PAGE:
Patient interest in referral. Across all conditions, the average rate of patient interest in being referred for a clinical trial was 72% (see Table 2). Patient interest ranged from a low of 56% among cancer patients to a high of 83% for those with chronic infectious diseases (e.g., HIV and hepatitis).

Table 2. Patient interest ranged from a low of 56% among cancer patients to a high of 83% for those with chronic infectious diseases.

Factors correlated with patient interest. Table 3 displays the results of the univariate regression where characteristics are grouped based on relationship with interest in referral. Disease condition and previous clinical trial experience both had a significantly positive effect on patient interest in study referral. Two additional variables were also significantly related to interest: presence of bothersome side effects (the more bothersome the side effects, the greater the interest) and satisfaction with current treatment (the lower the treatment satisfaction, the greater the study interest). Patient age, gender, race, number of medications, employment status, and insurance status were not significantly related to a patient's interest in study referral.

Table 3. Disease condition, side effects, treatment satisfaction, and previous clinical trial experience had a significantly positive effect on patient interest in study referral.

The results of the step-wise regression, however, show that the three variables that best explain patient interest in studies include: age, condition, and treatment satisfaction. Specifically, we find that patients age 65 and over are less interested in participating in a clinical trial than those who are under age 40 (odds ratio (OR)=0.549, p=0.0300). Additionally, patients who are dissatisfied with their medications are significantly more interested in studies (OR=2.105, p=0.0015). Finally, with respect to disease, in thinking of cardiovascular disease/diabetes as a reference condition, we find that patients with cancer (OR=0.056, p=0.0097) and gastrointestinal (OR=0.414, p=0.0420) conditions are significantly less interested in studies as compared to the reference of cardiovascular disease/diabetes.

Discussion

The current analysis is believed to cover the most extensive sample on patient feedback ever examined because of both the large sample size and broad range of conditions included. In the analysis, it was found that individual factors such as condition, side effects, treatment satisfaction, and previous clinical trial experience, are all significantly correlated to patient interest in study referral. However, age, treatment satisfaction, and condition emerge as the best predictors of study interest in the multivariate regression model.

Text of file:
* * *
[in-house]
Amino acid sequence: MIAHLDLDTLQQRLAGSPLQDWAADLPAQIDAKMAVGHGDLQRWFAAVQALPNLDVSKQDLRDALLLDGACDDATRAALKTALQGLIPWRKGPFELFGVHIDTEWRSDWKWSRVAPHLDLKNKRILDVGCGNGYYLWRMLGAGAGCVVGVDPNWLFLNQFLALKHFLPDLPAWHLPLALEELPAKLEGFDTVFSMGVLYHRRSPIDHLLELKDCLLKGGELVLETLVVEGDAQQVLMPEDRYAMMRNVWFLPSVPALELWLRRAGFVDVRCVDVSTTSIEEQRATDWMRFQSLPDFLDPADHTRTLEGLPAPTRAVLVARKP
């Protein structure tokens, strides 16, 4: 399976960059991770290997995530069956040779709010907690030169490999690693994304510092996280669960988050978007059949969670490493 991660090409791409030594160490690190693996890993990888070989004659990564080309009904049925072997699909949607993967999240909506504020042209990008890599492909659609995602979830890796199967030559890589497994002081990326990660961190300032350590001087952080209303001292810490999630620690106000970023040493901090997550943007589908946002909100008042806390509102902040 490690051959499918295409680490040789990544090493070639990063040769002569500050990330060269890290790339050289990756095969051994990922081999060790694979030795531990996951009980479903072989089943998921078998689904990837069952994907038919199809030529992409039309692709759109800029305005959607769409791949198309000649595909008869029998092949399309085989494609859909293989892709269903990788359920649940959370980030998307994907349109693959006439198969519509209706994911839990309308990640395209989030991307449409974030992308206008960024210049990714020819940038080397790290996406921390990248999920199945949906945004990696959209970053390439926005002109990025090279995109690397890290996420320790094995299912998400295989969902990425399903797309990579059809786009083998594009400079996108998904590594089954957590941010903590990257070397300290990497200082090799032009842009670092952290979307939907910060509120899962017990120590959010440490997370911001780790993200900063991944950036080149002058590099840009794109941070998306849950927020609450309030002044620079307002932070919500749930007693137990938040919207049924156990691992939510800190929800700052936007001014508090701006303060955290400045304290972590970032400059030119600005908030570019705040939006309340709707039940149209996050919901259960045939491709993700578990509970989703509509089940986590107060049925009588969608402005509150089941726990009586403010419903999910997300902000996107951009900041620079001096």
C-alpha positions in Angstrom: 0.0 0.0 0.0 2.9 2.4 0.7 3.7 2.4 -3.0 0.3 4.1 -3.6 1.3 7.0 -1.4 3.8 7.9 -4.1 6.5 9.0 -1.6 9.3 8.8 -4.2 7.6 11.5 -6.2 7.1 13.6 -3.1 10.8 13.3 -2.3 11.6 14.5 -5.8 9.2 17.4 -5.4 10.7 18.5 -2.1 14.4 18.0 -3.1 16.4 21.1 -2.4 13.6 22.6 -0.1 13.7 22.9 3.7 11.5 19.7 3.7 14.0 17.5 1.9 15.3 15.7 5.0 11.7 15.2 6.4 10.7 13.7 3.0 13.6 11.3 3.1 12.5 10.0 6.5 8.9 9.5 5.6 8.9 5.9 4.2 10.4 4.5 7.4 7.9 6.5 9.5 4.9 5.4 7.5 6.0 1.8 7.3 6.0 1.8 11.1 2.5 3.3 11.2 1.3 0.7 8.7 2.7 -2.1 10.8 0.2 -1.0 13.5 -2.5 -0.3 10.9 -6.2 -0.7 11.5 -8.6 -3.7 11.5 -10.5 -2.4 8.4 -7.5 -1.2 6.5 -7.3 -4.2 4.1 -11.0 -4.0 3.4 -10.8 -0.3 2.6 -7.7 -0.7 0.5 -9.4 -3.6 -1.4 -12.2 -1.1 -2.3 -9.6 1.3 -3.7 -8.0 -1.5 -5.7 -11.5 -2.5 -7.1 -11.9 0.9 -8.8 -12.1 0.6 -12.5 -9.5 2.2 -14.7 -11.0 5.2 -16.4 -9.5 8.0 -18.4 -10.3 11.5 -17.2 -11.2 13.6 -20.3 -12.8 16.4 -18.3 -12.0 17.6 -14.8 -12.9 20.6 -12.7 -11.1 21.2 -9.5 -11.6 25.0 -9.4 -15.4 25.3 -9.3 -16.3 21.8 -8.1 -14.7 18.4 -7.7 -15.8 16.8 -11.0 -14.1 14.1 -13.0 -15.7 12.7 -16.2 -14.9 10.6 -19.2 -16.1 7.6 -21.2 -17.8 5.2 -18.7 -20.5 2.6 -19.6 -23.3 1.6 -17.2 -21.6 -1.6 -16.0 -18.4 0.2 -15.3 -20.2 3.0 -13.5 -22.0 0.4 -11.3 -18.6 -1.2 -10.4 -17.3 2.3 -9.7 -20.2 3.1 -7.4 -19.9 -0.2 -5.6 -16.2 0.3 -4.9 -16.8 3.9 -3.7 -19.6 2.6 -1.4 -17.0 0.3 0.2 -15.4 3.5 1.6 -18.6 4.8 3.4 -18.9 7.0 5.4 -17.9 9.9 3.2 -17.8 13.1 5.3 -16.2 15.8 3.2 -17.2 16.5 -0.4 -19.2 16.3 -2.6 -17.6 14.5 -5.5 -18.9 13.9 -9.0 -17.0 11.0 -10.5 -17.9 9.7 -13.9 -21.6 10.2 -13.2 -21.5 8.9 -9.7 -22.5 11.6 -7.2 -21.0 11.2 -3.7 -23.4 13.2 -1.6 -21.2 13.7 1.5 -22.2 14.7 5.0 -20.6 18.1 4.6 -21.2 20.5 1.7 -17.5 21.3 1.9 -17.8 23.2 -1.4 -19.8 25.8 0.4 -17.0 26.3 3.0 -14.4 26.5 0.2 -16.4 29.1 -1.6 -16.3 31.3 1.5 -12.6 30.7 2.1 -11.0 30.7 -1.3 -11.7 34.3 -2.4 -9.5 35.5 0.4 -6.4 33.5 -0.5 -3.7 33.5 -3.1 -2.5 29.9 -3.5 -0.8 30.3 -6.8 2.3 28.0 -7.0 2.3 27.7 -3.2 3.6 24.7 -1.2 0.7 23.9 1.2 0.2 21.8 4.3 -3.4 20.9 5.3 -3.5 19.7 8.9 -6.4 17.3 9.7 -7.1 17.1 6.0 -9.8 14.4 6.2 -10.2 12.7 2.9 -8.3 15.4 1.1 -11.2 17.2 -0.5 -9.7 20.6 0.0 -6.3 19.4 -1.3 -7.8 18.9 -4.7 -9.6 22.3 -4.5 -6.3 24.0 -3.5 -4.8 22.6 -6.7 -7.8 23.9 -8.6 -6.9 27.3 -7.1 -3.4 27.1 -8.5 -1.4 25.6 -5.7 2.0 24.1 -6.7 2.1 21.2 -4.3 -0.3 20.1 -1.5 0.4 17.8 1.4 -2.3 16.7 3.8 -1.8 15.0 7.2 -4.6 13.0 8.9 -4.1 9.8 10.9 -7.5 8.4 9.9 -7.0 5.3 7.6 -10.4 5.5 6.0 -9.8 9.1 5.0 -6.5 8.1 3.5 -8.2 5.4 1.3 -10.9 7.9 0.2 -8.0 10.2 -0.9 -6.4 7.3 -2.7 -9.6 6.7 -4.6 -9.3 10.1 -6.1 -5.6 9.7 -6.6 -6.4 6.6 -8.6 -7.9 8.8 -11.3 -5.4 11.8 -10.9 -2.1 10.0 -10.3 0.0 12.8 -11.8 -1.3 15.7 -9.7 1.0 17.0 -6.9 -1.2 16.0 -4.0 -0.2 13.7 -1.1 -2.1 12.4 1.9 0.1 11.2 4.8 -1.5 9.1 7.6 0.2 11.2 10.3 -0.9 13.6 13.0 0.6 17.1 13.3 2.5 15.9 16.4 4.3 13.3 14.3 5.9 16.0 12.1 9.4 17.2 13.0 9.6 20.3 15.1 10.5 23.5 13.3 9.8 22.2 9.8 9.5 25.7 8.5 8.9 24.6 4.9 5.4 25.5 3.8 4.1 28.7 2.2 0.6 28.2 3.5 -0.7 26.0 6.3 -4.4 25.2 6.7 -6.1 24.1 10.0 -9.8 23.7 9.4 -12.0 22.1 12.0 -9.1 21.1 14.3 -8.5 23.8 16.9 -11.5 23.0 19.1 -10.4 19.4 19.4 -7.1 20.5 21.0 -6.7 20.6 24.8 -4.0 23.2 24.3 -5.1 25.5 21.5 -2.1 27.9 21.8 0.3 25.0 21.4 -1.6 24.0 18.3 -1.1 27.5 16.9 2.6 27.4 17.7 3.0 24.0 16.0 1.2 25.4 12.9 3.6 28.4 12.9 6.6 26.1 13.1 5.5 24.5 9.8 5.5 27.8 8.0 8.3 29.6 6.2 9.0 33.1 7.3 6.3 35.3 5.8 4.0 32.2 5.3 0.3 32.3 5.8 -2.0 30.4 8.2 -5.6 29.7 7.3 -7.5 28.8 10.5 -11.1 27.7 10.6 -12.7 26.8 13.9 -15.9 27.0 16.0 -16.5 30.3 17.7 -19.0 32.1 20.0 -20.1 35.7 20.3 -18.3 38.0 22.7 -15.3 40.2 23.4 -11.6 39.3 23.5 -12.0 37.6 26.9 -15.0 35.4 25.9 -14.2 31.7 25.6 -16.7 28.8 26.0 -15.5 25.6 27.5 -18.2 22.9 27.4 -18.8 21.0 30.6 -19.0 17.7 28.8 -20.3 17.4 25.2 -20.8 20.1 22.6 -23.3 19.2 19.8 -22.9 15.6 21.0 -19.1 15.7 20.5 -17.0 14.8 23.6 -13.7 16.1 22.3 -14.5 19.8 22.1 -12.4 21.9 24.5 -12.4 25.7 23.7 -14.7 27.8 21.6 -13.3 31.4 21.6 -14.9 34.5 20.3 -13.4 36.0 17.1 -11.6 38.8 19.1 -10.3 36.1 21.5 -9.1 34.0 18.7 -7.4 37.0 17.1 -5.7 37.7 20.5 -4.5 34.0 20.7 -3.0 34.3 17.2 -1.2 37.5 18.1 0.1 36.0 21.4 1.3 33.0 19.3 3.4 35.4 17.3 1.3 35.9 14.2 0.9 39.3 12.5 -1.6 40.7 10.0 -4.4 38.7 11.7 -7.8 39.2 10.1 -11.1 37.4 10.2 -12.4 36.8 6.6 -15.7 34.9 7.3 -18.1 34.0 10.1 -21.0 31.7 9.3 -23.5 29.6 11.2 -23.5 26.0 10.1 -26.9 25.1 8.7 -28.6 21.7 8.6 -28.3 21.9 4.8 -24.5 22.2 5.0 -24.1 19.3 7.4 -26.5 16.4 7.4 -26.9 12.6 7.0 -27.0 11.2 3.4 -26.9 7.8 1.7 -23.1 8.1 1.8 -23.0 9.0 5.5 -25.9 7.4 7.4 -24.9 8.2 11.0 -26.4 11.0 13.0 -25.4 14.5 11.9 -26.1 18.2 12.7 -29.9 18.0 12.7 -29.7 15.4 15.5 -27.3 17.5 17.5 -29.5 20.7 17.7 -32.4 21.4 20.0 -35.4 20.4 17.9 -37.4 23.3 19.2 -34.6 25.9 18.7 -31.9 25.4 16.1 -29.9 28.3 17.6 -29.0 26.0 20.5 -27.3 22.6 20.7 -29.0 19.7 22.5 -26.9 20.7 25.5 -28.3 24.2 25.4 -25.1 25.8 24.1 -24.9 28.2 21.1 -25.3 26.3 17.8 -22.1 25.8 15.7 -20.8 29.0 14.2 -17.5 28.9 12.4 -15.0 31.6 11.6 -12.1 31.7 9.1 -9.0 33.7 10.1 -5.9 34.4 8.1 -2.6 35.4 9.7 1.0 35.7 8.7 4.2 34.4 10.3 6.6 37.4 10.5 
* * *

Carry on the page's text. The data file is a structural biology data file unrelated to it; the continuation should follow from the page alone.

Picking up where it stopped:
The finding that age is negatively correlated with interest in clinical trial participation is consistent with studies previously conducted in hypertension (Halpern)7 and kidney disease (Israni).8 Because both the Halpern and Israni studies used physician interview as the primary method of data collection, this also suggests that the finding of age as correlated to patient interest in referral is not limited to the online approach used to collect data for this study.

Similarly, factors found as having an insignificant relationship in the current study such as gender, race, and employment status were also found to be insignificant in the Israni analysis. The one inconsistency identified in comparing the findings from this study with previous research is that the Halpern study found in their multivariate analysis that previous participation in a research study was significantly correlated with willingness to participate. This factor, while significant in the univariate analysis, was not significantly correlated to interest in referral in step-wise, multivariate regression.

Although the bothersome nature of side effects appeared as significant in the univariate model, it is not surprising that the factor disappeared from the multivariate analysis due to correlation of this variable with treatment satisfaction. Both the side effects and treatment satisfaction questions are based largely on a validated patient-reported outcomes instrument called the Treatment Satisfaction Questionnaire for Medications, where correlation between the side effects and global satisfaction domains is known to exist.9

Due to the lack of existing literature examining patient interest in clinical trial referral across conditions, it is difficult to compare the findings with previous studies. One possible explanation for the variance in interest between CV/metabolic disease and cancer or gastrointestinal conditions is the patient's relationship with their managing physician. This relationship manifests itself in two different ways. In the case of cancer, for example, feedback from qualitative discussions with patients and responses to other quantitative survey questions suggests that cancer patients have such a close relationship with their physician that the patient's lack of interest in referral may be driven by their desire to remain under the care of their personal oncologist until the time that their managing physician recommends a clinical trial.

Unlike cancer patients, data on hand from MediGuard.org patient surveys suggests that gastrointestinal patients do not place a high level of importance on their physician's recommendation for (benefit of participation) or against (drawback of participation) a potential clinical trial. In fact, many of our patients screened for heartburn/GERD studies are self-treating with OTC medicines and are not in close contact with their primary care physician about their current symptoms or treatments. As a result, we believe that the low interest in clinical trial referral amongst these gastrointestinal patients stems from an overall low level of engagement with their underlying condition.